The easiest way to find your state data is to search “YRBS [State Name]” in your favorite search engine. States might give this survey a different name. For example, in Washington State it is called the Healthy Youth Survey. This Survey is sponsored by multiple agencies, including the Office of Superintendent of Public Instruction, Washinton State Department of Health, Washington State’s Health Care Authority Division of Behavioral Health and Recovery, and the Liquor and Cannabis Board.

Where can I find the current question list for our local YRBS?

Standard questionnaires for the high school and middle school YRBS can be found on the CDC website.

Since states, tribes, and territories can include or remove specific questions, each jurisdiction’s questionnaires could be different compared to those listed on the CDC website and should be found on the same website as the YRBS data for your area. In

Washington State, the current and past questionnaires can be found under the resources section of the Healthy Youth Survey website.

How can a question be added to the YRBS in our state, tribe, or territory?

Each jurisdiction has a process, including deadlines, to add a new question or change a current question in their YRBS. All suggestions are then compiled and reviewed by an elected board and voted on utilizing a ballot process. Questions are reviewed for readability and clarity, as well as grade reading level. The language of a question may be changed based on the results of the review.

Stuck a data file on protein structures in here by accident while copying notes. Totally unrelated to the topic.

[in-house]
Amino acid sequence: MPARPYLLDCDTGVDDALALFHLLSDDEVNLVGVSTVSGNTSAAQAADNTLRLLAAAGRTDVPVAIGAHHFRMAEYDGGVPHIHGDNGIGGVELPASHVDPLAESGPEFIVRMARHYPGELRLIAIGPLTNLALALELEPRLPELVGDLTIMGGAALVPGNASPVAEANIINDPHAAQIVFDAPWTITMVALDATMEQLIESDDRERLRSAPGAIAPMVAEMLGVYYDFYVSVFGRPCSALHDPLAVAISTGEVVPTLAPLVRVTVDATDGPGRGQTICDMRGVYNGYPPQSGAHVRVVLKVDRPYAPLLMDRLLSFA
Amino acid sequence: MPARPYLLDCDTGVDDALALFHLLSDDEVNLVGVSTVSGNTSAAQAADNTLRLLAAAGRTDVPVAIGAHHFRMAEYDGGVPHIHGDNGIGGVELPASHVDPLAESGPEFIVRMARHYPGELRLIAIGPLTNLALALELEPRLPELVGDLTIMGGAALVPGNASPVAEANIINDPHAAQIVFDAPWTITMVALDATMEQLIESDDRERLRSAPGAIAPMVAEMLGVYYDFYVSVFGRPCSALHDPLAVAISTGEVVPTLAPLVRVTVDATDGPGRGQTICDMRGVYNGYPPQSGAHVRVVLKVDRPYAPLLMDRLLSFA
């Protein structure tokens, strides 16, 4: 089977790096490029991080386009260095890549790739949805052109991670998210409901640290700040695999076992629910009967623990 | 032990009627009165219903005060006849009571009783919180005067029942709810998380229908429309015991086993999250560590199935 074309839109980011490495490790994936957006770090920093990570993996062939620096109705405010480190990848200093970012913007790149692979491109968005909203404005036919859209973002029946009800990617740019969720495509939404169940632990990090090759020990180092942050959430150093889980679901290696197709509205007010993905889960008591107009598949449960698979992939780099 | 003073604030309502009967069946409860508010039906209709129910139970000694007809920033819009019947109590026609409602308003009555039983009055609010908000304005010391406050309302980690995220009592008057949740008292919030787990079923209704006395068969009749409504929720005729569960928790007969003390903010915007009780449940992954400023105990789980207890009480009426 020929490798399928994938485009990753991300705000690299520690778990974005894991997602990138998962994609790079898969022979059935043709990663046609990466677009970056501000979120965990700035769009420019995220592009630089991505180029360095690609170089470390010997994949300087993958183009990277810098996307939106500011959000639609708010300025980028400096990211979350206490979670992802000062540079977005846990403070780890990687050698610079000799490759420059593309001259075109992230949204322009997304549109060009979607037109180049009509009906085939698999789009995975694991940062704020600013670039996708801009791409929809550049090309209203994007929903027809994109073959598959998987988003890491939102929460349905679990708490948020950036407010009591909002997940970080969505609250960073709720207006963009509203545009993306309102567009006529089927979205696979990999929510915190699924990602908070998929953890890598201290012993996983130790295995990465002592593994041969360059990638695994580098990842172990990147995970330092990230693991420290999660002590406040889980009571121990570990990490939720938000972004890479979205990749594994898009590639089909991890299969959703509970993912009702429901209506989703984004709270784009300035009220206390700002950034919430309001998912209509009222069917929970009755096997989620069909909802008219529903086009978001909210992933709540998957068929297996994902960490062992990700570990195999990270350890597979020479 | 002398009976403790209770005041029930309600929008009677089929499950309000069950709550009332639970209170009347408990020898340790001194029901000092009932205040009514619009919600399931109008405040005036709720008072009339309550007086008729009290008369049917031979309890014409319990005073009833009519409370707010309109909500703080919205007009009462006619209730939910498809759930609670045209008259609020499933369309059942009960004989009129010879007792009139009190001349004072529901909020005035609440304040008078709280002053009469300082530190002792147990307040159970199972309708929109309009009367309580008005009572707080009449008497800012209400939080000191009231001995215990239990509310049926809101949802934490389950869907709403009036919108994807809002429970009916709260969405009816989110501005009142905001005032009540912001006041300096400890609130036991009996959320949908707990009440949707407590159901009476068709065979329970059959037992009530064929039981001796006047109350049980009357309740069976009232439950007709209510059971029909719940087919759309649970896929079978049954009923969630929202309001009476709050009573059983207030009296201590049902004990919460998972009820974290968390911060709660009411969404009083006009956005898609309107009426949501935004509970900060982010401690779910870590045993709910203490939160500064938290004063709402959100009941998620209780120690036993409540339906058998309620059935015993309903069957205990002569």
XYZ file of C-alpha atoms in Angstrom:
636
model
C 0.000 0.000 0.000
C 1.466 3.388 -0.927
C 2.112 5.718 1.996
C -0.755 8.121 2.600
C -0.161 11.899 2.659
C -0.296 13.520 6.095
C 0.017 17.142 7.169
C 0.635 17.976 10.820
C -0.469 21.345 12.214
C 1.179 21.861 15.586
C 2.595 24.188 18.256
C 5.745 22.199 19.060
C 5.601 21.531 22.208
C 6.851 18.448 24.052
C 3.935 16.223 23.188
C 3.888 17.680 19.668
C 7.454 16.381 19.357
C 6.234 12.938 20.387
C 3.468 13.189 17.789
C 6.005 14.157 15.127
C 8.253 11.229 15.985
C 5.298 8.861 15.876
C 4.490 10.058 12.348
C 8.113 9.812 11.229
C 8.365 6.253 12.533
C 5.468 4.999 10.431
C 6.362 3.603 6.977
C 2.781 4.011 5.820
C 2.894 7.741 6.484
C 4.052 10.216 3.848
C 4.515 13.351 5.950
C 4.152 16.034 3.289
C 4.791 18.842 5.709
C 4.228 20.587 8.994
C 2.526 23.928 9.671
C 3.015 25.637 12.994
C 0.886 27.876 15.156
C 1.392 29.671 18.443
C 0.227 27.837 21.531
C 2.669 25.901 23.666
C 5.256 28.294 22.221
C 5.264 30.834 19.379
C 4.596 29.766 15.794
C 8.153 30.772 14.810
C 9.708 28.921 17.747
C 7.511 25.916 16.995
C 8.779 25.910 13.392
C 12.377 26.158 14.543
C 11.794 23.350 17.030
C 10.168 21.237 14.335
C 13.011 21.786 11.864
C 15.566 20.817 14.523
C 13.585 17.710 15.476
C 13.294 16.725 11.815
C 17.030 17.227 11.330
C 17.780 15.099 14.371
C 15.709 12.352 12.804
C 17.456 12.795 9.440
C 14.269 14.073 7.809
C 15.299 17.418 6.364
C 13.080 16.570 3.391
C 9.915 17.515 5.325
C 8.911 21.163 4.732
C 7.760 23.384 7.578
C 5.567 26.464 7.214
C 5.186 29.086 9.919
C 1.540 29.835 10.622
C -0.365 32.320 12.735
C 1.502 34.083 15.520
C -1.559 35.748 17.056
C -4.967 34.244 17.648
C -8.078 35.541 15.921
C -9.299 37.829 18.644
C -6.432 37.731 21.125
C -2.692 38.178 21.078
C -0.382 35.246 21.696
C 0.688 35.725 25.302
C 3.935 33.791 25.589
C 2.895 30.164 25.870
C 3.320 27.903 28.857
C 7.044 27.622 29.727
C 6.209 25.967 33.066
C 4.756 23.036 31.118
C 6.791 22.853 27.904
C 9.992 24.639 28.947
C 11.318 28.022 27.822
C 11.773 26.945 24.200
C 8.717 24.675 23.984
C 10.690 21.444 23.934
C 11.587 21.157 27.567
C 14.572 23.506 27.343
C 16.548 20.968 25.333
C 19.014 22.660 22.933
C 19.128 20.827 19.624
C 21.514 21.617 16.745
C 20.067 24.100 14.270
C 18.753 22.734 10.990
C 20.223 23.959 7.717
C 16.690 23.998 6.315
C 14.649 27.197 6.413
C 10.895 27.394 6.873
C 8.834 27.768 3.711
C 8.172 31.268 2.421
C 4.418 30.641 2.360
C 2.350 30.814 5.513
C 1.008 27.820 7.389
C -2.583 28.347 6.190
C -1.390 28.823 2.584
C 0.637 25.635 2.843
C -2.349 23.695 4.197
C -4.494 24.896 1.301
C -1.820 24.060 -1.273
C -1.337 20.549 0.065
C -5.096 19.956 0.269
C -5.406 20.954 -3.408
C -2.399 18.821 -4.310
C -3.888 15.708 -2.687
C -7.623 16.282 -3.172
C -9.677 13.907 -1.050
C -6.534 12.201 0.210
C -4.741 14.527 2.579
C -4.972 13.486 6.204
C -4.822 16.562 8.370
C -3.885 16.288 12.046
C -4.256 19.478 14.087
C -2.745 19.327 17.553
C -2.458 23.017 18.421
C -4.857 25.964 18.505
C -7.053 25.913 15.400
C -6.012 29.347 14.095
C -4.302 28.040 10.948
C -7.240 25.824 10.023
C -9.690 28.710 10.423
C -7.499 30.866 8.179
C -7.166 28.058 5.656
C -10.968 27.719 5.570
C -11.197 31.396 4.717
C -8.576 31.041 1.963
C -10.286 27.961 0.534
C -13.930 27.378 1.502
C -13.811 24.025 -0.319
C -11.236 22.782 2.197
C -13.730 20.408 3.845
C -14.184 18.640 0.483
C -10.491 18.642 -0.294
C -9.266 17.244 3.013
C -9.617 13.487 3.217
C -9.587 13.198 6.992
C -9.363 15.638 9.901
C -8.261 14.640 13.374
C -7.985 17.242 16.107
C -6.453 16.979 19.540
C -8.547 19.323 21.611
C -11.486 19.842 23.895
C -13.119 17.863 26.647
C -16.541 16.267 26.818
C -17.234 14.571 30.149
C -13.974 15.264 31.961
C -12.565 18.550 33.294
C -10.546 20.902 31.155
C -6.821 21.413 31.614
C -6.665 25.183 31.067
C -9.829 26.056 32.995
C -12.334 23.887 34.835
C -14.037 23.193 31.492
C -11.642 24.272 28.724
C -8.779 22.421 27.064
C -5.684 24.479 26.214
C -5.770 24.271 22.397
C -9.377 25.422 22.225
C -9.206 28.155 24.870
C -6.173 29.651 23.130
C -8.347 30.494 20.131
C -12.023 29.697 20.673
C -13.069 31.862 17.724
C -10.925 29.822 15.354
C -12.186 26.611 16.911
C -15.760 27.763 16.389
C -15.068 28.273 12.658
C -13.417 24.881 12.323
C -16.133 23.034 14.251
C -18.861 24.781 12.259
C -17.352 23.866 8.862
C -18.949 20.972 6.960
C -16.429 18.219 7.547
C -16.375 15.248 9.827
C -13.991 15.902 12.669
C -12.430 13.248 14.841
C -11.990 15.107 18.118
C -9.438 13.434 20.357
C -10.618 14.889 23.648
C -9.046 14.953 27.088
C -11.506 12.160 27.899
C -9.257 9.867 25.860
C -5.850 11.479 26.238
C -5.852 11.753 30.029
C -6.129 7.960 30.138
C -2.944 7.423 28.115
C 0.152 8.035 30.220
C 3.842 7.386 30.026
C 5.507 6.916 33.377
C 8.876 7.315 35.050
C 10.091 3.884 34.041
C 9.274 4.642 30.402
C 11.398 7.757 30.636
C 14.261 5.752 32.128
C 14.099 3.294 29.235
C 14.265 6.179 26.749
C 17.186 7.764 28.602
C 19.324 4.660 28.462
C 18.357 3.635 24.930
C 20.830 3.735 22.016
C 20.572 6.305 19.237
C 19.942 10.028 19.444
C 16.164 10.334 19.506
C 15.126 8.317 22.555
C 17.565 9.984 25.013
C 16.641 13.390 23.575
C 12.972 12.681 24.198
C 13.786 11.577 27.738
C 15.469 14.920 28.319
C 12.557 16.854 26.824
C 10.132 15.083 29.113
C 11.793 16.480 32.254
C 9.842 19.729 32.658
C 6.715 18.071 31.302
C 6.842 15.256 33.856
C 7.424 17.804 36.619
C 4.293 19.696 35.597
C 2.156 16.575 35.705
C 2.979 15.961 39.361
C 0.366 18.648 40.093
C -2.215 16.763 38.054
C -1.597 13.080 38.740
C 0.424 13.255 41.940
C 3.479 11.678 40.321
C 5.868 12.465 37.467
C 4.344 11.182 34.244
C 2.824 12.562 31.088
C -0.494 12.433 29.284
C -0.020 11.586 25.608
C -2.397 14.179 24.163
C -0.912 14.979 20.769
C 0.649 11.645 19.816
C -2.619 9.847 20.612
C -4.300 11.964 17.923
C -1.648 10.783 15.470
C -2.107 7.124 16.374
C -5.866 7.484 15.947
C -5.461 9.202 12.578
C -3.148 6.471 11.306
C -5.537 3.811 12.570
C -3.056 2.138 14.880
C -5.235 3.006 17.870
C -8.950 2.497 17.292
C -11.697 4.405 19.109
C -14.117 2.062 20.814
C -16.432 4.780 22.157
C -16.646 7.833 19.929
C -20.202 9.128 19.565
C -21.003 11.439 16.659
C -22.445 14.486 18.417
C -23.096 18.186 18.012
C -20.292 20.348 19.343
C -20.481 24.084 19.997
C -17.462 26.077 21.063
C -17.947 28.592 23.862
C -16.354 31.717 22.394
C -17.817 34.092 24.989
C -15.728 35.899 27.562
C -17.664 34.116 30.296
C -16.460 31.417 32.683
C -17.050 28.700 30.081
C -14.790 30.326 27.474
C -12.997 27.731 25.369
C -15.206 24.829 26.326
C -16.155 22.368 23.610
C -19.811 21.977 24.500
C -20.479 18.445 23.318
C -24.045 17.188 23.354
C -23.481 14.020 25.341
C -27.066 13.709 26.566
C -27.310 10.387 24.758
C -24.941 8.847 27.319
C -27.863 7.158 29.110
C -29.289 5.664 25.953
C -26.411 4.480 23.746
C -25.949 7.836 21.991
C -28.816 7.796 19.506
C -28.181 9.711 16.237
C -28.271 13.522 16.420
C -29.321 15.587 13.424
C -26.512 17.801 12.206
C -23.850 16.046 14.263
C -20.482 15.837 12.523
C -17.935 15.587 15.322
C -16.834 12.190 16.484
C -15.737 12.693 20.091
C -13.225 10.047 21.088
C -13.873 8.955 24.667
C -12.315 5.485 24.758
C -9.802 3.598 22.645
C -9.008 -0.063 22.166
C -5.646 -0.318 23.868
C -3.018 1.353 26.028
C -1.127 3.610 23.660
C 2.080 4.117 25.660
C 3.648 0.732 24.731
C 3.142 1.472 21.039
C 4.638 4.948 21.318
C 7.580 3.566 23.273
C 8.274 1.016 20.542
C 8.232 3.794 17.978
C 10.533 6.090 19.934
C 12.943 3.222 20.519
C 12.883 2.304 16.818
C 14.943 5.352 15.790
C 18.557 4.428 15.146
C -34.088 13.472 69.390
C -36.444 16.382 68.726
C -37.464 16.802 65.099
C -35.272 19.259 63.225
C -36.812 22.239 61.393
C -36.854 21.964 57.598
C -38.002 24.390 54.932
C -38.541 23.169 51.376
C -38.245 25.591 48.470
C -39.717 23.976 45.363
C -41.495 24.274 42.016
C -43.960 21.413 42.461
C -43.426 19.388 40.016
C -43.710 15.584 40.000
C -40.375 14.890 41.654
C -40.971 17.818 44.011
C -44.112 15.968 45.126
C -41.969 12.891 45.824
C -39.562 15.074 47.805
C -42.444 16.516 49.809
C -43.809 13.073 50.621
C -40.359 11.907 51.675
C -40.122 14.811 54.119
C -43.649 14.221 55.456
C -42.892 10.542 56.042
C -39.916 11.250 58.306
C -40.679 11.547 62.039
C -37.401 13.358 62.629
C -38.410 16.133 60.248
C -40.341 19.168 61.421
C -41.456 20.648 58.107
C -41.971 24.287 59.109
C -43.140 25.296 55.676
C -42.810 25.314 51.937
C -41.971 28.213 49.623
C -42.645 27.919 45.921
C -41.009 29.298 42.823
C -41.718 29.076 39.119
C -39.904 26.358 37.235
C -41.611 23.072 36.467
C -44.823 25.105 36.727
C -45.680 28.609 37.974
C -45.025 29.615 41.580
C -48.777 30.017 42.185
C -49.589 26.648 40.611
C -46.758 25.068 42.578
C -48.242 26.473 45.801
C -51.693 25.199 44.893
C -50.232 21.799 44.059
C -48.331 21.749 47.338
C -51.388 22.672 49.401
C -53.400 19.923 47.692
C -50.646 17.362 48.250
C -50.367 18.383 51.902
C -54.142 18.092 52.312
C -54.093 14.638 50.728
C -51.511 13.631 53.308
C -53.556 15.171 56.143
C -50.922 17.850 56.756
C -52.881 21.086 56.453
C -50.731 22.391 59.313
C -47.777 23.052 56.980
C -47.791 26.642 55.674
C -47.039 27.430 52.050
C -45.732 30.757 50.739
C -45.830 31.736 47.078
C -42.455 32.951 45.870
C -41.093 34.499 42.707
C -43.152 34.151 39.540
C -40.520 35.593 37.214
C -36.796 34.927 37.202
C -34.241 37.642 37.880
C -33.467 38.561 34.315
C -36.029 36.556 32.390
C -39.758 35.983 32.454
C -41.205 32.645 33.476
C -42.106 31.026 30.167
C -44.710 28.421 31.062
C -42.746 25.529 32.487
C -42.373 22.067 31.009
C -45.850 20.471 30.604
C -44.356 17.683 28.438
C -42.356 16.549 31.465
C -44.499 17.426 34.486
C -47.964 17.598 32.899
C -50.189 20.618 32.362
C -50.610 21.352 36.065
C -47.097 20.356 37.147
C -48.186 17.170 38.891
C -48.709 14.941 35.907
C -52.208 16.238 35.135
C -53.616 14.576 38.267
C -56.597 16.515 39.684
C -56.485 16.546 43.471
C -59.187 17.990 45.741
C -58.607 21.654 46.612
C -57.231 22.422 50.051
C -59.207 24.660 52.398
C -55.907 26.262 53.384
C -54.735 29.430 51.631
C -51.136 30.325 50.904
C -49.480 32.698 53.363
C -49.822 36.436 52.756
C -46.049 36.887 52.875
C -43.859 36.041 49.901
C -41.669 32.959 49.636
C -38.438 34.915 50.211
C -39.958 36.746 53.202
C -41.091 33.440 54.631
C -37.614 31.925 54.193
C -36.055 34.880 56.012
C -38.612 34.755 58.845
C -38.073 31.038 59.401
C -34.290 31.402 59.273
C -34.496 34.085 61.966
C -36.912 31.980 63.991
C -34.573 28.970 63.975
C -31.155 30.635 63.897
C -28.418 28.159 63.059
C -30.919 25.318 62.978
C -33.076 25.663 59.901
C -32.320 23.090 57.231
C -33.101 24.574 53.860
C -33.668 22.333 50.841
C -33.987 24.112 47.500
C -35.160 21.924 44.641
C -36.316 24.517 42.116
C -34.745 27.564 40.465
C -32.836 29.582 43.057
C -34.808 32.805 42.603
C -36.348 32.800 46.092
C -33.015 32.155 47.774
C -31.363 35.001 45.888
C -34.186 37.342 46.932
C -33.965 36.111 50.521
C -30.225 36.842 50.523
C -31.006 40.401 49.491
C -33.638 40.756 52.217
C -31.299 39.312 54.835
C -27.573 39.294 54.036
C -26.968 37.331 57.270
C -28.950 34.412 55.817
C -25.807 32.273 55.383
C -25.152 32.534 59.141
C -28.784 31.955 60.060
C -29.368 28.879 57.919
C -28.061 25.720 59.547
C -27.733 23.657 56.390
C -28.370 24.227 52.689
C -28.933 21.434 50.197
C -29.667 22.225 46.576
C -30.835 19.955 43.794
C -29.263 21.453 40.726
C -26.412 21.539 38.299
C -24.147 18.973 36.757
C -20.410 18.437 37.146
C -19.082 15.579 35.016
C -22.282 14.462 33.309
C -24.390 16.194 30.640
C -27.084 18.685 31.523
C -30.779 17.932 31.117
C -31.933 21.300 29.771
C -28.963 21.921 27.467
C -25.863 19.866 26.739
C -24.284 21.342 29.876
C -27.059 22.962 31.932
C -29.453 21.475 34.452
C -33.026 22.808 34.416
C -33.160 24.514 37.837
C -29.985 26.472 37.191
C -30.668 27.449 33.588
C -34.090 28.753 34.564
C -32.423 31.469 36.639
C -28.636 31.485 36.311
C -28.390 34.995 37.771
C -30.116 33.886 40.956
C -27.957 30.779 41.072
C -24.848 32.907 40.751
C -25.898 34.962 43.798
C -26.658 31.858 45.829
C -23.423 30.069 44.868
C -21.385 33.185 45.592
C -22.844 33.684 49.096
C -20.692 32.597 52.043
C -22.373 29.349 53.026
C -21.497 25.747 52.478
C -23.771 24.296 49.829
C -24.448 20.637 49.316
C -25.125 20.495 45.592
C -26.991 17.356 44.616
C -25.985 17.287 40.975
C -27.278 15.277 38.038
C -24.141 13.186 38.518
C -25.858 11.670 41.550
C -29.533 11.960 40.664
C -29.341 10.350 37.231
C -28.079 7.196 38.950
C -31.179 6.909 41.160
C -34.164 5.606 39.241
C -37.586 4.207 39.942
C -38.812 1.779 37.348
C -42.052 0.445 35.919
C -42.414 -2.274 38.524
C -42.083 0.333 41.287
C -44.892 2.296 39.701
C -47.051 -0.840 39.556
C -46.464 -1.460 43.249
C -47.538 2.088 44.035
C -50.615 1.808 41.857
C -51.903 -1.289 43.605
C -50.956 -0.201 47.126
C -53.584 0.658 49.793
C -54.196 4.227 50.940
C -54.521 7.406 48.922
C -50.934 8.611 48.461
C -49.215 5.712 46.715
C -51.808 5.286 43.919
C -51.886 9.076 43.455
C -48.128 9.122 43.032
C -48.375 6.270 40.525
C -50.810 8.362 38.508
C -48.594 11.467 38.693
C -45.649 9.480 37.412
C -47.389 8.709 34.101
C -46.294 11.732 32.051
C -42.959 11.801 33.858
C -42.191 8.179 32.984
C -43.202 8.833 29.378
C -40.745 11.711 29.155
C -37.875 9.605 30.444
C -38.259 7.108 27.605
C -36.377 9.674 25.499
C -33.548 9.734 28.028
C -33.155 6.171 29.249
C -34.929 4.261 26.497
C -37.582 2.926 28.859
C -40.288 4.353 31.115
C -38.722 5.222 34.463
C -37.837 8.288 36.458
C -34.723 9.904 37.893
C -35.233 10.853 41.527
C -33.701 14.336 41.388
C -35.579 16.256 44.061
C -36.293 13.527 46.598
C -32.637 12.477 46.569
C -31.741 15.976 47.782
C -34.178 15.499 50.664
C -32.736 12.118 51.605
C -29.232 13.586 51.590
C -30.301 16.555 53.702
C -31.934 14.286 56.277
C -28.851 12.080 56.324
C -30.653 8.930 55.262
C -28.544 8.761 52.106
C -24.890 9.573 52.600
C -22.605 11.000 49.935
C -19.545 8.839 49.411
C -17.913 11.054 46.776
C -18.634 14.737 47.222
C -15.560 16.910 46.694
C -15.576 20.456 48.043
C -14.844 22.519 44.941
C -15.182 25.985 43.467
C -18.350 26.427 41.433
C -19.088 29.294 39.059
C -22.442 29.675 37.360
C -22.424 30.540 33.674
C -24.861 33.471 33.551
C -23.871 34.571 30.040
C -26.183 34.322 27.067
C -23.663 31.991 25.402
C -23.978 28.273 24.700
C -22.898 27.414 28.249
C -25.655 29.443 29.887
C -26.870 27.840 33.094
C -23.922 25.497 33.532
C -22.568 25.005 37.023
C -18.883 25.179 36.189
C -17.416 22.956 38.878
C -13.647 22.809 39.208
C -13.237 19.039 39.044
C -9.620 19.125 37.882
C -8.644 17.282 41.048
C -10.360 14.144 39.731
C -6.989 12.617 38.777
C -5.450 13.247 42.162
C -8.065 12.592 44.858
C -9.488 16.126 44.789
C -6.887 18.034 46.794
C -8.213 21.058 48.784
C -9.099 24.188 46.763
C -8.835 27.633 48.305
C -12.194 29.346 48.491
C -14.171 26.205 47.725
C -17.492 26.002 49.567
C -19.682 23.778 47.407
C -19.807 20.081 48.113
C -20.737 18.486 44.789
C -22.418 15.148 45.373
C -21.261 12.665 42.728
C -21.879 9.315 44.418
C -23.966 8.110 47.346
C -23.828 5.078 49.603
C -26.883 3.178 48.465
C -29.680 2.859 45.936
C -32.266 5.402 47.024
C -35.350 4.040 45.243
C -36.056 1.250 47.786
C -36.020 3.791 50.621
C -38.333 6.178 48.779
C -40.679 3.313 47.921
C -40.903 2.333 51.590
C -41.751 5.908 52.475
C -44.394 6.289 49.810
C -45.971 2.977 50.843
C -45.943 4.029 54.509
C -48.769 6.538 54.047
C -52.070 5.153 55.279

If you would like to add a kinship question or propose a question change for an existing question that would allow you to better understand its impact on kinship youth, contact one of your state or local YRBS officials through one of the sponsoring agencies. These agencies usually include your state department of health and department of education.

What questions can we add to the YRBS to learn more about children in kinship care?

By adding questions concerning the people with whom the child lives, data can be analyzed for youth based on their caregiving arrangement. Below are three sample questions designed and utilized by Washington State in their Healthy Youth Survey to identify and learn more about the well-being and behaviors of youth who are living in kinship/grandfamilies and foster families.

  1. Who did you live with most of the time in the last 30 days?
    • Parent(s), step-parent(s), or legal guardian
    • Relatives like a grandparent, an aunt, or an older brother – but NOT your parents
    • Foster care parent(s)
    • Adults who are not your parents, relatives, or foster parents
    • Friends who are not your parents, relatives, or foster parents
    • On you own
    • Other
  2. Where did you live most of the time in the last 30 days?
    • In a house or apartment that my family rents or owns
    • In a house or apartment that a relative rents or owns
    • In a house or apartment who someone who is not a relative
    • In a shelter
    • In a car or RV, park, or campground
    • In a motel/hotel
    • On the street
    • Moved from place to place
    • Other
  3. Are your current arrangements the result of losing your home because your family cannot afford housing?
    • No
    • Yes
    • Not Sure